But even if you've done your best to avoid the first two issues, there is the overriding factor: timing and political convenience. If "the street" hasn't been taken out for a walk in a few weeks and is growing restless, your picture of a bowl of fruit, if published at the wrong moment, could end up triggering mass riots, if they are convenient. It's all a matter of timing. If you want to draw something, or allow your children to color, it is best to do this an intermediate amount of time after the last riots. Too soon after and you risk inflaming the still angry crowd. Wait too long, and you could be the next convenient contestant on Let's Make a Big Deal.
4. What if I just add a disclaimer to every image?
Do you really think adding some fine print is going to soothe seething righteous anger? Please do not be naive. Sure, you could add a footnote: "no one in this picture is named Mohammad, and if they are, it's a different Muhammad, not THAT Muhammad." But the protest patrols are highly trained at sniffing out questionable intent, or even irrelevant irreverence. You don't want them wondering what you're hiding when theythinks thou dost protest too much.
5. What if I want to draw a teeny tiny dot -- could that accidentally be mistaken for an image of the top of the Prophet's head viewed from outer space?
Yes. So be careful.
6. How can I be careful? If even a dot could be the Prophet's distant head, every sentence I write ends with punctuational blasphemy that could get me killed!
You are overreacting. There are many solutions to your concerns; no one is being unreasonable here.
The most obvious thing you could do to avoid the risks inherent in periods is to end every sentence from now on with a comma, like this, which unfortunately will lead to a lot of runon sentences, but that shouldn't be too high a price to pay to avoid offending anyone, and if you really need to terminate a respectful but overlong string of commas you can always ask a question, can't you?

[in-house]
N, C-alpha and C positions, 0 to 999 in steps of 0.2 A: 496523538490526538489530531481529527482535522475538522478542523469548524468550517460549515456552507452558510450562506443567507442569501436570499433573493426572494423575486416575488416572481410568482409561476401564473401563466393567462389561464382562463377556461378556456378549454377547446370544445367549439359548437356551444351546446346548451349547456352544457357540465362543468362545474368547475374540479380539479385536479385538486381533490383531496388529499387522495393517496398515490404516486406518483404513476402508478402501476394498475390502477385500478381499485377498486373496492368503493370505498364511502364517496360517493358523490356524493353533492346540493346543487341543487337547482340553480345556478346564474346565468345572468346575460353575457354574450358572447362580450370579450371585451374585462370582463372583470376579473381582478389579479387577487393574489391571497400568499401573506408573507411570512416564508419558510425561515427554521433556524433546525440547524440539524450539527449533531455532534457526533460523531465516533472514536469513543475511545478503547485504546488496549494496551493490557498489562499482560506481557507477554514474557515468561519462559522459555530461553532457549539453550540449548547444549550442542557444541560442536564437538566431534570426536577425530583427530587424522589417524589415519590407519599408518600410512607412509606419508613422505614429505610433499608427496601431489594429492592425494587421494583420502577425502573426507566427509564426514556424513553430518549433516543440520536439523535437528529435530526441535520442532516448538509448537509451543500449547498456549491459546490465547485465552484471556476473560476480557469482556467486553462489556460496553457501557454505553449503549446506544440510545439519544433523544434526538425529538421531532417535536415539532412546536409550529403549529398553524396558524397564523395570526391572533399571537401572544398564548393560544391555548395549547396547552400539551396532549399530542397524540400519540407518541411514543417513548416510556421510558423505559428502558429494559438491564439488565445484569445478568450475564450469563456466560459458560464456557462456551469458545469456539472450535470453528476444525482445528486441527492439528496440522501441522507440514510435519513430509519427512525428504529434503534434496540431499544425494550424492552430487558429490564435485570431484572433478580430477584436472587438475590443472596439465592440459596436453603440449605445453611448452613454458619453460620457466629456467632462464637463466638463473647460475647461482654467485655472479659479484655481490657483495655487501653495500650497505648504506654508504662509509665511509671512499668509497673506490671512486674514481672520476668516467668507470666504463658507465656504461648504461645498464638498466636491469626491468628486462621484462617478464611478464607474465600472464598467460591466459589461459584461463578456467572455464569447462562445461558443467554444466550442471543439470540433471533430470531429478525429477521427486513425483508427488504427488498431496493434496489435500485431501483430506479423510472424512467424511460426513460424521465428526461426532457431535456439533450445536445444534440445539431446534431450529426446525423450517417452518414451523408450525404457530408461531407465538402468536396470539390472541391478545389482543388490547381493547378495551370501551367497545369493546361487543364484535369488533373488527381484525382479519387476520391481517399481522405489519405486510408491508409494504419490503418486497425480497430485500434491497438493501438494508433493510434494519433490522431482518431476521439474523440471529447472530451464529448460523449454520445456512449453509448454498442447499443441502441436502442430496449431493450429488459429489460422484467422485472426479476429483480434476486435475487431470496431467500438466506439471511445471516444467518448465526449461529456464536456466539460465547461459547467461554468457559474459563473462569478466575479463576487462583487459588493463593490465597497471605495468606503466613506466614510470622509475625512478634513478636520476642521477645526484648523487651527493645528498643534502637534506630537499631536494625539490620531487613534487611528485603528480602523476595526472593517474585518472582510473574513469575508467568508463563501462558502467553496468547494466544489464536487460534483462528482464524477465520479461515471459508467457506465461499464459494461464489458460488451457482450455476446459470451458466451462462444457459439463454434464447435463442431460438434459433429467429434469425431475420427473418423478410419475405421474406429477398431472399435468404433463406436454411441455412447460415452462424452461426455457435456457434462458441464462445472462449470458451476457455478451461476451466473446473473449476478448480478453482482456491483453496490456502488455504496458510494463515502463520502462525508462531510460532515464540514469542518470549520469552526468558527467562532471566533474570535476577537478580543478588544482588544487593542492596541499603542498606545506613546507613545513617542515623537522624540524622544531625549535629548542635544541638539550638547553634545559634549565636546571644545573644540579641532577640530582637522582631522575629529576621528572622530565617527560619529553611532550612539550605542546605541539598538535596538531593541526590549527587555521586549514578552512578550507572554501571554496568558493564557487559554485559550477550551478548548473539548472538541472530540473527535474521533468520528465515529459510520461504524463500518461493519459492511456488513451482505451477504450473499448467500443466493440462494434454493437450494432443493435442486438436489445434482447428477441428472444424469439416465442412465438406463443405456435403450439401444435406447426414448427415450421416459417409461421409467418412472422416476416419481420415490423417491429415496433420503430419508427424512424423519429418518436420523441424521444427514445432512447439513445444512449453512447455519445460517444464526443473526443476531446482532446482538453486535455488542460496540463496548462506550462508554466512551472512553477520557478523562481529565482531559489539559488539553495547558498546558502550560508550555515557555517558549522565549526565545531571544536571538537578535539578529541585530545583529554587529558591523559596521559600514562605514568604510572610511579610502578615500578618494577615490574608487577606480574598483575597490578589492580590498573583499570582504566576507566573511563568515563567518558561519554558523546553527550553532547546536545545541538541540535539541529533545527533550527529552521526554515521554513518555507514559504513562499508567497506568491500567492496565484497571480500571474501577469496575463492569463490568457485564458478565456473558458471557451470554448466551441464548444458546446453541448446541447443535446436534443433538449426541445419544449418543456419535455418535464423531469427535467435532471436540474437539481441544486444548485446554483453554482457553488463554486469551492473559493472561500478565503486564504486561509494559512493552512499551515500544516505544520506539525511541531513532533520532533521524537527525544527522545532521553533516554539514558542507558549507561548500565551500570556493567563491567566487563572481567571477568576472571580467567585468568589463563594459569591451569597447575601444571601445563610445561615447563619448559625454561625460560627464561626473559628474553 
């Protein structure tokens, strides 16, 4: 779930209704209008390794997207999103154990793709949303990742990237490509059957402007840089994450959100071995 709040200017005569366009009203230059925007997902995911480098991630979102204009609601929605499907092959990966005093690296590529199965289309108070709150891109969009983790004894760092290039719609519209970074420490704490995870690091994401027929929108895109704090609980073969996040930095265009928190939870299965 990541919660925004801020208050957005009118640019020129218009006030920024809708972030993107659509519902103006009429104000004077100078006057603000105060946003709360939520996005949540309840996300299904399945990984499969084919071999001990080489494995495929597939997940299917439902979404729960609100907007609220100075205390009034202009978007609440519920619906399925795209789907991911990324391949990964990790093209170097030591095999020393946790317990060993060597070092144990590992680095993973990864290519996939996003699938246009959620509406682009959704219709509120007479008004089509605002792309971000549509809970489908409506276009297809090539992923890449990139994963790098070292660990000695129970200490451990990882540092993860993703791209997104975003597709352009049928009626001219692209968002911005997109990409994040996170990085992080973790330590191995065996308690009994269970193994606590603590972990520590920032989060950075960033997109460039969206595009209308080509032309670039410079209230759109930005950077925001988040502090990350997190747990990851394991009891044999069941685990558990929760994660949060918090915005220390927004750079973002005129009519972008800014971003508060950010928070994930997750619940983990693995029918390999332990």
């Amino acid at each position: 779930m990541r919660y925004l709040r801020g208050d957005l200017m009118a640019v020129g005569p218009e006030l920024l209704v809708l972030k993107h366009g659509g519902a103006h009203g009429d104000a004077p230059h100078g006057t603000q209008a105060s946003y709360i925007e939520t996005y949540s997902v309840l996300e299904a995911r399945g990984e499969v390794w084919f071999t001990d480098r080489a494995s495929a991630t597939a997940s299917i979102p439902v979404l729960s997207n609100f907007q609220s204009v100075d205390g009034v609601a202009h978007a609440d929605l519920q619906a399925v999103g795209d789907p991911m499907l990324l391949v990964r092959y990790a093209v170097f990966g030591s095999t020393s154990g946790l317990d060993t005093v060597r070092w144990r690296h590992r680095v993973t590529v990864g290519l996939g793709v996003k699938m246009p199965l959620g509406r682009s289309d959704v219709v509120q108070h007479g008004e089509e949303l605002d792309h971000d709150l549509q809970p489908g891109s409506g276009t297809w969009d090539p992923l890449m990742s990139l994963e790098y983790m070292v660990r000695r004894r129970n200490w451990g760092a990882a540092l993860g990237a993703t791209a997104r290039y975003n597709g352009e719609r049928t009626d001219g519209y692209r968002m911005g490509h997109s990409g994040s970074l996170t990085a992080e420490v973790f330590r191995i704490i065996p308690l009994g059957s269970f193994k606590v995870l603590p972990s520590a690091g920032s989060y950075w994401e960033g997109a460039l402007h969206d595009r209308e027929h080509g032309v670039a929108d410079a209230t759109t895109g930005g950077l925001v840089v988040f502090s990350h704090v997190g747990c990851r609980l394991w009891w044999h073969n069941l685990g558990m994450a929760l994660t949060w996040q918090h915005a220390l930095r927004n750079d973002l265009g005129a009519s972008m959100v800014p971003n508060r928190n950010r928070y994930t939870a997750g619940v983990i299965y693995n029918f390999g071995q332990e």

Of course, there are other ways.
A meritorious practice is to make a declaration of intent with the termination of each sentence. Say to yourself, "I hereby complete this sentence with the intention that this dot is not an image of the Prophet, and as compensation for the potential sin of this sentence, I further commit myself to make a donation to Hamas or Islamic Jihad." As long as you save your receipts for each sentence's donation, you might be able to talk your way out of trouble should the mob ever show up at your door.
(UPDATE: commenters James and Regina Clare Jane have correctly pointed out that question marks, and exclamation marks as well, carry with them the same blasphemous potential as periods. So please, use em-dashes instead -- or better yet, stick to the charitable method.)
7. Seriously, do I need to be afraid that every Muslim will react this way?
No, equally seriously, obviously not. Most Muslims, while they would prefer you not do this, and may even be annoyed a little by this very satire, are quite reasonable and will just talk to you about what bothers them, just as you or I would. But politicizing forces looking to leverage these and other complaints to organize one billion Muslims into a potent weapon for the advancement of their interests against freedom and the West are something else entirely. Those forces grow stronger the more we cower.